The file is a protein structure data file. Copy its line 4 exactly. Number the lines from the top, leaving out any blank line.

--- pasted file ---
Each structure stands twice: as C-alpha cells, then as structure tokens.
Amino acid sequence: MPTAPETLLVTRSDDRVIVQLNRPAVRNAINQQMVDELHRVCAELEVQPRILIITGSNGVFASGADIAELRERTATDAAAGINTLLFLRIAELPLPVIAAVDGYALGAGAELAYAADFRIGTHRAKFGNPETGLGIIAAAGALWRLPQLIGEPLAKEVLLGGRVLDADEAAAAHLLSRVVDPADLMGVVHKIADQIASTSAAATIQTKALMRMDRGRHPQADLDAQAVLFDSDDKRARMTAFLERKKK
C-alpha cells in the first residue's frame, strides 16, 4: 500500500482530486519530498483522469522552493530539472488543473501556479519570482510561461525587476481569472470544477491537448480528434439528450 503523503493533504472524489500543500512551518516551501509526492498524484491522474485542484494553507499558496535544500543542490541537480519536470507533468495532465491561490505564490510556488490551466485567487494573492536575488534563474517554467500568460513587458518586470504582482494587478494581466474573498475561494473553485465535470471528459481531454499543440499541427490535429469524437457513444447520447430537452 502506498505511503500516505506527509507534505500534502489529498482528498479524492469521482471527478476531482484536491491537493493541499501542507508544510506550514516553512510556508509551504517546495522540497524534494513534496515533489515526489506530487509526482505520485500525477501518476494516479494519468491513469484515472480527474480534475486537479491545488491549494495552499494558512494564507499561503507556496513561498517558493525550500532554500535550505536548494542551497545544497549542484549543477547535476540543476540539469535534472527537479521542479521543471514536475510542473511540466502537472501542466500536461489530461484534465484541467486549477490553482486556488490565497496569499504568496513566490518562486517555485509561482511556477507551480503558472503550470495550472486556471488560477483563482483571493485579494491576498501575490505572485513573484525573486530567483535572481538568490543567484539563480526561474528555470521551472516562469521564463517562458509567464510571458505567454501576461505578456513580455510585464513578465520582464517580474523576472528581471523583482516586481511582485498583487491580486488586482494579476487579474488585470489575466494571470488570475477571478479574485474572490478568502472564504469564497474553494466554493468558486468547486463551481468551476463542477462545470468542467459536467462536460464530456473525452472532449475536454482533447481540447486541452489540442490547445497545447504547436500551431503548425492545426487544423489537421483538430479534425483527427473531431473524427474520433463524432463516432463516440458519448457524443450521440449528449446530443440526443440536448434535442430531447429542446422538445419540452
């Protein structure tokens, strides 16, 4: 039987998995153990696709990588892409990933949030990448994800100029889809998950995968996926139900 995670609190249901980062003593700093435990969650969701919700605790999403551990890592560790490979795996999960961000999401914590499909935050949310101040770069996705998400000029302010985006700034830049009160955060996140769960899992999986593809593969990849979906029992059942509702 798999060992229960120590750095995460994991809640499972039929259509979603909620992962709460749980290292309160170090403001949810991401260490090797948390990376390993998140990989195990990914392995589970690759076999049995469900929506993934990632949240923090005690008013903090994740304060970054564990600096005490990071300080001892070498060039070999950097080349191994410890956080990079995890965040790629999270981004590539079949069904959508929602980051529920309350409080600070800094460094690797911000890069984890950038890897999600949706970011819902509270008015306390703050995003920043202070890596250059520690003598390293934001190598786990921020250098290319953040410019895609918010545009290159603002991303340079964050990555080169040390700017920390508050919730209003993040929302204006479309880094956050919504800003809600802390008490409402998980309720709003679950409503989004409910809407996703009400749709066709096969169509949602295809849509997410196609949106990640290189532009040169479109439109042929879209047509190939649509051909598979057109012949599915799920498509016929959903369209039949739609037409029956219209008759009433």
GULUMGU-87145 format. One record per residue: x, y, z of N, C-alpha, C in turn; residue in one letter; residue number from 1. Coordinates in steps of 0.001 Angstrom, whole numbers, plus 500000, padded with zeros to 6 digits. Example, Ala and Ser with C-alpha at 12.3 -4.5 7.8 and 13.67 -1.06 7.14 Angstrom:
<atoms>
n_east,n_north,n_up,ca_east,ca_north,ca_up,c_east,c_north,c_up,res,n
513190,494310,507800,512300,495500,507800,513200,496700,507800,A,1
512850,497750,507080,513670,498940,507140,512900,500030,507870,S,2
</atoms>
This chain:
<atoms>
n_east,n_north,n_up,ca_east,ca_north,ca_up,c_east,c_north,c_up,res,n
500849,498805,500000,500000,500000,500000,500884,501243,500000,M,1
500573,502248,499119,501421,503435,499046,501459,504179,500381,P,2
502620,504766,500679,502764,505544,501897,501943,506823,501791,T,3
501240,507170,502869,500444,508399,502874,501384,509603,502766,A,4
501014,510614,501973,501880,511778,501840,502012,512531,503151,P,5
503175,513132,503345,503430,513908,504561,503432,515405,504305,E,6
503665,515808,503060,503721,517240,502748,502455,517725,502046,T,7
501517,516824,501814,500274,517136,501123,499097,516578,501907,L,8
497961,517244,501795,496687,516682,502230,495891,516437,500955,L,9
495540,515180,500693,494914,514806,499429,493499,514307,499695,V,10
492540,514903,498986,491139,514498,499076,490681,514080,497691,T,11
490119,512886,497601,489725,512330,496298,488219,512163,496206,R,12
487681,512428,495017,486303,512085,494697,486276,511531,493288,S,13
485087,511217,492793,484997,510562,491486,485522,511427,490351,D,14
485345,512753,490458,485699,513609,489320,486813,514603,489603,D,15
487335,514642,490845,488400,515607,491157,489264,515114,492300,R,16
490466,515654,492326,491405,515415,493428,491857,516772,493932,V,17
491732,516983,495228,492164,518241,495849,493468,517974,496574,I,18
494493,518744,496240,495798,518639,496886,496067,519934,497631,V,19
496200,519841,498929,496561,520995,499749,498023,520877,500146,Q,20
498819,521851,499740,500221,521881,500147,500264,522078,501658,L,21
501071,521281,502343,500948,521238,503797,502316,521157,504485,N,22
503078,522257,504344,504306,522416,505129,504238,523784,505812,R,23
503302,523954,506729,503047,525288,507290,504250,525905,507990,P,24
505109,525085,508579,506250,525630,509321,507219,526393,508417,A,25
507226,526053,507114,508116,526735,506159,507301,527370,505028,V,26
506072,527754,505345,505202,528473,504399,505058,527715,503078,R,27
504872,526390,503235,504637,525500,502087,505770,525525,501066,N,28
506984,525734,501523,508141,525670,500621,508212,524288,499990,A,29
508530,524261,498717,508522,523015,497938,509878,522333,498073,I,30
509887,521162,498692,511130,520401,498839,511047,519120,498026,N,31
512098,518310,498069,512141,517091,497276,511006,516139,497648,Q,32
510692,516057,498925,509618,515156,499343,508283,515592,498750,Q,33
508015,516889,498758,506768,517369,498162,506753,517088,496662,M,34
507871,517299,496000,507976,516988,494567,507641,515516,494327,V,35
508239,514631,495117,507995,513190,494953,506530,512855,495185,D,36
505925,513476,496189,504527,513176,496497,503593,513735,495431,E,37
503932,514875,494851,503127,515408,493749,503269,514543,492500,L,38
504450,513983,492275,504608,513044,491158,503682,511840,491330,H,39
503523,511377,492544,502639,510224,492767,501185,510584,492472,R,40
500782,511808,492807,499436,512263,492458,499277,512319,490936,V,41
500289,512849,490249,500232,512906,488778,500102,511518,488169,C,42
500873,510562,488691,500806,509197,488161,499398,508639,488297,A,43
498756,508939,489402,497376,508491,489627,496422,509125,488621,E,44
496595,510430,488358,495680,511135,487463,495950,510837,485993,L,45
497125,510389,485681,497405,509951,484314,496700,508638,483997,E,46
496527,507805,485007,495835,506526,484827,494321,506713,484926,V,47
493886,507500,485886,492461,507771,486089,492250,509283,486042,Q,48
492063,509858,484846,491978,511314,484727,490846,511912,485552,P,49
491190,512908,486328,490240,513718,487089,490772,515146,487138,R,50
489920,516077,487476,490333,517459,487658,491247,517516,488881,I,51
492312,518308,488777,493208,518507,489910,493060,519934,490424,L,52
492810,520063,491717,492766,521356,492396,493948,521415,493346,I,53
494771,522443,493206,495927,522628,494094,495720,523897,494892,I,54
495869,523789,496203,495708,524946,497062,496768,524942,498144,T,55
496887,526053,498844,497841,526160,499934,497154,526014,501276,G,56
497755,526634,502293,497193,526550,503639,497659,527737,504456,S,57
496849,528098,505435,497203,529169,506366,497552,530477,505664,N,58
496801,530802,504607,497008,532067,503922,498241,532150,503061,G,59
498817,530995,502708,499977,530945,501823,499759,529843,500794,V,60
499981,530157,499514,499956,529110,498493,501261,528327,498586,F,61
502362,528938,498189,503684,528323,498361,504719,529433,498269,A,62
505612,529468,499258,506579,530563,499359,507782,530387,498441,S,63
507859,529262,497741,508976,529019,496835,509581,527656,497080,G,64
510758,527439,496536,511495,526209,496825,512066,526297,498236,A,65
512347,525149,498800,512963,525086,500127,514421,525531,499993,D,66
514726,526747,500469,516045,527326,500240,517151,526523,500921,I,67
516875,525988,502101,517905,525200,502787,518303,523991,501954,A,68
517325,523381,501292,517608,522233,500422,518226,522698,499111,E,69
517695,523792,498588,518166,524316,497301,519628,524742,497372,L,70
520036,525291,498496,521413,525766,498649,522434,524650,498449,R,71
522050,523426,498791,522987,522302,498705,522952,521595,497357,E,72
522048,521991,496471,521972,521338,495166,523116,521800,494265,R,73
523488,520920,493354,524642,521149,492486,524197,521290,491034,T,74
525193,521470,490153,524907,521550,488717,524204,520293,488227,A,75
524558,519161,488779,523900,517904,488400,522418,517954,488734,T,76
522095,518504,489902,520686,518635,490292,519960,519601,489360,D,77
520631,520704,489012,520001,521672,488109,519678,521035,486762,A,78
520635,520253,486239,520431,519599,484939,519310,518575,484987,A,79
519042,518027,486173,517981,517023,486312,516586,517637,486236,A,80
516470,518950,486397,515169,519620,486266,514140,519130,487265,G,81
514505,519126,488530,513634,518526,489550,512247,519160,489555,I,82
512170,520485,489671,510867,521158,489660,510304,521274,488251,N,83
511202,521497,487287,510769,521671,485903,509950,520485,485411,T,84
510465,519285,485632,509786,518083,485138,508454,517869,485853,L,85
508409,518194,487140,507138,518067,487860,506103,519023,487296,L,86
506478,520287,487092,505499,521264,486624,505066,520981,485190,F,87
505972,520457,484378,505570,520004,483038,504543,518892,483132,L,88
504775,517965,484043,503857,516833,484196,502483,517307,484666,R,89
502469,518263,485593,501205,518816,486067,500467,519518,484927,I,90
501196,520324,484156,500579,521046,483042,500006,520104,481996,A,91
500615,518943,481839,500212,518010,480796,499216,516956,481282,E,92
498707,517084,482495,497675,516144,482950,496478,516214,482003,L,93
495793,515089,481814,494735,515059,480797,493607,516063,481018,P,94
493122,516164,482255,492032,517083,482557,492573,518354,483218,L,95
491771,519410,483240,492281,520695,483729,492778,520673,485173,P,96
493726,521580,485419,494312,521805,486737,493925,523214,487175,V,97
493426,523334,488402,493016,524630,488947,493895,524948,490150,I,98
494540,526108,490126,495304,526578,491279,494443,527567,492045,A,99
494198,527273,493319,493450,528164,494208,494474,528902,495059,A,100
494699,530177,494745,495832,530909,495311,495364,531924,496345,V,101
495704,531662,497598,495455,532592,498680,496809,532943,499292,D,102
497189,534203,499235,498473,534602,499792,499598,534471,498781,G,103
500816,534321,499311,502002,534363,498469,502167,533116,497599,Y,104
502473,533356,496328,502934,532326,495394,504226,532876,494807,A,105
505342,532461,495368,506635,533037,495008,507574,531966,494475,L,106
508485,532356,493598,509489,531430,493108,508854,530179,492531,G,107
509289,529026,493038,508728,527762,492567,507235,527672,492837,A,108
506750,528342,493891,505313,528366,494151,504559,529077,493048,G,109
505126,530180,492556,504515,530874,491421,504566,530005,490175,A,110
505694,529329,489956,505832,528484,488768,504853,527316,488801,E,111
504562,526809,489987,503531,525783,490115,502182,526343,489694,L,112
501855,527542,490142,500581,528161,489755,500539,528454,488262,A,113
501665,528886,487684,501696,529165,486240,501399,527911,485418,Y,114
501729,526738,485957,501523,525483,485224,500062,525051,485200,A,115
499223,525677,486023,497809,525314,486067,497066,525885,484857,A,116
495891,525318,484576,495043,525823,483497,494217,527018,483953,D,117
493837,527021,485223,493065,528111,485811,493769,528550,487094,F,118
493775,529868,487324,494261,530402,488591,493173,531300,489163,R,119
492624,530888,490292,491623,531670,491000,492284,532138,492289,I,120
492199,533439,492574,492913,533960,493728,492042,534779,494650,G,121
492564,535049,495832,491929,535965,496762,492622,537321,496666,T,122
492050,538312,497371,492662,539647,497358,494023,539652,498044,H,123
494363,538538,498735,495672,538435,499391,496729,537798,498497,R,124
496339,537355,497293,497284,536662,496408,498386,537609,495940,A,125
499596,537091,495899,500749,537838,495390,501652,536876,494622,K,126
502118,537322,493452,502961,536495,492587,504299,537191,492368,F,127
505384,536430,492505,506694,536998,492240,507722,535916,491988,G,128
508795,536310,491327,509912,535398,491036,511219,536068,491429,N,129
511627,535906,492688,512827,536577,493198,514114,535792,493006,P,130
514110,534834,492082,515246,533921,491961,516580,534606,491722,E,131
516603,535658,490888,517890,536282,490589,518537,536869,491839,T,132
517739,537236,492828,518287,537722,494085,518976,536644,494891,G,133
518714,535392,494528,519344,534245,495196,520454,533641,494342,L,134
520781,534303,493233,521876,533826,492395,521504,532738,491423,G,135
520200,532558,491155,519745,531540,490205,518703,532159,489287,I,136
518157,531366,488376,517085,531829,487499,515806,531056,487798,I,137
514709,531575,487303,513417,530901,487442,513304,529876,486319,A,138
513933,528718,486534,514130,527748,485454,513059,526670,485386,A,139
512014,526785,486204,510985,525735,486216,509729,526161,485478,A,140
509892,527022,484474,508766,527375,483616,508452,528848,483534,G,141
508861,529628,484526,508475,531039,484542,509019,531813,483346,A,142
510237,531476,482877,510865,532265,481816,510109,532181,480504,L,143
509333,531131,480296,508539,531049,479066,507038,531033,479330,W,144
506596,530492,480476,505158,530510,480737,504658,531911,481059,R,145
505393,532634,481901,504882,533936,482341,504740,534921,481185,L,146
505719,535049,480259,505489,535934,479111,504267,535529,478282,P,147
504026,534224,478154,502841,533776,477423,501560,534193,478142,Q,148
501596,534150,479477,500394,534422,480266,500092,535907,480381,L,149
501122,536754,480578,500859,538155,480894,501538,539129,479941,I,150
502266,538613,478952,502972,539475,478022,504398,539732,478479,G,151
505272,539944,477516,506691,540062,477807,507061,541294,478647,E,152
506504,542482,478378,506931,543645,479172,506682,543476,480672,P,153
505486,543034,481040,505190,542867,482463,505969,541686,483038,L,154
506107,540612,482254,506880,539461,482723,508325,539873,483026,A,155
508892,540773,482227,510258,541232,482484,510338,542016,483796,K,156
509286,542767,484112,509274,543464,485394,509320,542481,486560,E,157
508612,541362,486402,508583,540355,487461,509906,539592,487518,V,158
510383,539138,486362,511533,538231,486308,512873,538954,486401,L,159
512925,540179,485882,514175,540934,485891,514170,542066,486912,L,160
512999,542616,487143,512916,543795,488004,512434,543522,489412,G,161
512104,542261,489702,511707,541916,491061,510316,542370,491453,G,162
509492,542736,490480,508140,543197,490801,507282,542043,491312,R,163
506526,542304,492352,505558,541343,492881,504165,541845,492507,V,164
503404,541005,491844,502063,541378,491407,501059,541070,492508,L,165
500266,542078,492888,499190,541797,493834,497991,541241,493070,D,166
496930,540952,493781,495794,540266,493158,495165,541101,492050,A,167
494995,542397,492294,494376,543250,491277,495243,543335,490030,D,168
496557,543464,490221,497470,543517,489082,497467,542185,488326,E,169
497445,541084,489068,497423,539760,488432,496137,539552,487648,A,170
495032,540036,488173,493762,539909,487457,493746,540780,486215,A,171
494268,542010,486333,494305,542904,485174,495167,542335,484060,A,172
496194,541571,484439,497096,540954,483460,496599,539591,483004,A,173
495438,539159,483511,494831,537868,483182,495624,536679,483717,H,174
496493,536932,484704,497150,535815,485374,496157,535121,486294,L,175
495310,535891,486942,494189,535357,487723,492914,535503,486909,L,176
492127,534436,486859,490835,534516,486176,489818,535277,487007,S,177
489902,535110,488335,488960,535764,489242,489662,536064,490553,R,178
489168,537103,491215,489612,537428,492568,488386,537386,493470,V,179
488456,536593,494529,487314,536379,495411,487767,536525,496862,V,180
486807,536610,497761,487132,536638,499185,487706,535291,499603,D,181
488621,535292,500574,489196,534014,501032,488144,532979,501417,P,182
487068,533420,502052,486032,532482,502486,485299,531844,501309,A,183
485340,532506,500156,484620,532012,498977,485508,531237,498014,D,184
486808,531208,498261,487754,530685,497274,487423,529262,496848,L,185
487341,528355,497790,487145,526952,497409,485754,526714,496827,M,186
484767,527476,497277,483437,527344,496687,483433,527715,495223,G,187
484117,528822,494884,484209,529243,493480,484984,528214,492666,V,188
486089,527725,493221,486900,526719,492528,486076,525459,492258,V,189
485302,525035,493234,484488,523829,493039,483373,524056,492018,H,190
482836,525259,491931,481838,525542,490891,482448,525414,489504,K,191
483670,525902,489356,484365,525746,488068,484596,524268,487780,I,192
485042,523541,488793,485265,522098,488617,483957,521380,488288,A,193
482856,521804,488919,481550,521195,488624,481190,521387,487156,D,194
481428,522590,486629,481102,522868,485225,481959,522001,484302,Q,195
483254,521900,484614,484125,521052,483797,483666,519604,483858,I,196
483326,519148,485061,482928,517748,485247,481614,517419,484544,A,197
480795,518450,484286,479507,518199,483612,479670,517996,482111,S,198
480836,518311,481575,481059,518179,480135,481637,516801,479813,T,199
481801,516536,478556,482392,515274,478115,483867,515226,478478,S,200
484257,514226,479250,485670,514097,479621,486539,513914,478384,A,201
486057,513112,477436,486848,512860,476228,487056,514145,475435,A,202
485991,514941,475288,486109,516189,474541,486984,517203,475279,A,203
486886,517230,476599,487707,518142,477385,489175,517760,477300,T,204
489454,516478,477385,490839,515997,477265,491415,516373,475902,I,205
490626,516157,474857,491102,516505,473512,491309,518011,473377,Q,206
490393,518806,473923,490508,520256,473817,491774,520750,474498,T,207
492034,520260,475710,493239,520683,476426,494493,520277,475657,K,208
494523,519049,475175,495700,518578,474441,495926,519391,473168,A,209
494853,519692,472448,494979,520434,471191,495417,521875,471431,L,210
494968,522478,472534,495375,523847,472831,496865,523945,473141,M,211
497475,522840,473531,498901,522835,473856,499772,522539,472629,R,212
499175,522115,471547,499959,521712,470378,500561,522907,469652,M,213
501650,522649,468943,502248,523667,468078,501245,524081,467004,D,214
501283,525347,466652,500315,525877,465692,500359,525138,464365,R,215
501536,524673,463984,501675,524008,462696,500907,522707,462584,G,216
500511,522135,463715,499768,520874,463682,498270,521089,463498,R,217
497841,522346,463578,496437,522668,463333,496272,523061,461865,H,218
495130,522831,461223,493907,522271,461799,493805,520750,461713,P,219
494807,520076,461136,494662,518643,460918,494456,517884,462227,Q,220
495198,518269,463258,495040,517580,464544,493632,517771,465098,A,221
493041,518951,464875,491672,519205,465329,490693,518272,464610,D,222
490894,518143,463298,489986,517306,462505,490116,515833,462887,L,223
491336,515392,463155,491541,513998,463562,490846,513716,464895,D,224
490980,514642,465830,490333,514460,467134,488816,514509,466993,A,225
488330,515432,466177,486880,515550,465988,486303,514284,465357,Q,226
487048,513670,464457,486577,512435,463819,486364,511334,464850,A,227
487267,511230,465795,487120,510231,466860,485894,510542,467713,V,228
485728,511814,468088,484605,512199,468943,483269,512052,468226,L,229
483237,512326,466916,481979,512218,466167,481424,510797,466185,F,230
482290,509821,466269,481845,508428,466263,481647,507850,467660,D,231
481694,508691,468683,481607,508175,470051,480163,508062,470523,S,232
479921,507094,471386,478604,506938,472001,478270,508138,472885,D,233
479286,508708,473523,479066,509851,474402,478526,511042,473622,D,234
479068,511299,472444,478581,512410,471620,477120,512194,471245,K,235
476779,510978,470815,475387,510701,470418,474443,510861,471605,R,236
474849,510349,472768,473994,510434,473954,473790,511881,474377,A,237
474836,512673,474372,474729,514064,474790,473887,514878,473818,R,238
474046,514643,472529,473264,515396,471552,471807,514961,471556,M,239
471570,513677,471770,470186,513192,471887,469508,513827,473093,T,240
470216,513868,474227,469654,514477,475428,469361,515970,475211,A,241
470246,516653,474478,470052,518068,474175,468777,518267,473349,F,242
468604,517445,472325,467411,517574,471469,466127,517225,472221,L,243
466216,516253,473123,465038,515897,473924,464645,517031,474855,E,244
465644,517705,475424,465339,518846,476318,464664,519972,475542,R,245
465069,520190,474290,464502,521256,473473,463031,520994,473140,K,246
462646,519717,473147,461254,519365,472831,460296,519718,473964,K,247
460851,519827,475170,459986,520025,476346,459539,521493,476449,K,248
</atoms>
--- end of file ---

């Protein structure tokens, strides 16, 4: 039987998995153990696709990588892409990933949030990448994800100029889809998950995968996926139900 995670609190249901980062003593700093435990969650969701919700605790999403551990890592560790490979795996999960961000999401914590499909935050949310101040770069996705998400000029302010985006700034830049009160955060996140769960899992999986593809593969990849979906029992059942509702 798999060992229960120590750095995460994991809640499972039929259509979603909620992962709460749980290292309160170090403001949810991401260490090797948390990376390993998140990989195990990914392995589970690759076999049995469900929506993934990632949240923090005690008013903090994740304060970054564990600096005490990071300080001892070498060039070999950097080349191994410890956080990079995890965040790629999270981004590539079949069904959508929602980051529920309350409080600070800094460094690797911000890069984890950038890897999600949706970011819902509270008015306390703050995003920043202070890596250059520690003598390293934001190598786990921020250098290319953040410019895609918010545009290159603002991303340079964050990555080169040390700017920390508050919730209003993040929302204006479309880094956050919504800003809600802390008490409402998980309720709003679950409503989004409910809407996703009400749709066709096969169509949602295809849509997410196609949106990640290189532009040169479109439109042929879209047509190939649509051909598979057109012949599915799920498509016929959903369209039949739609037409029956219209008759009433």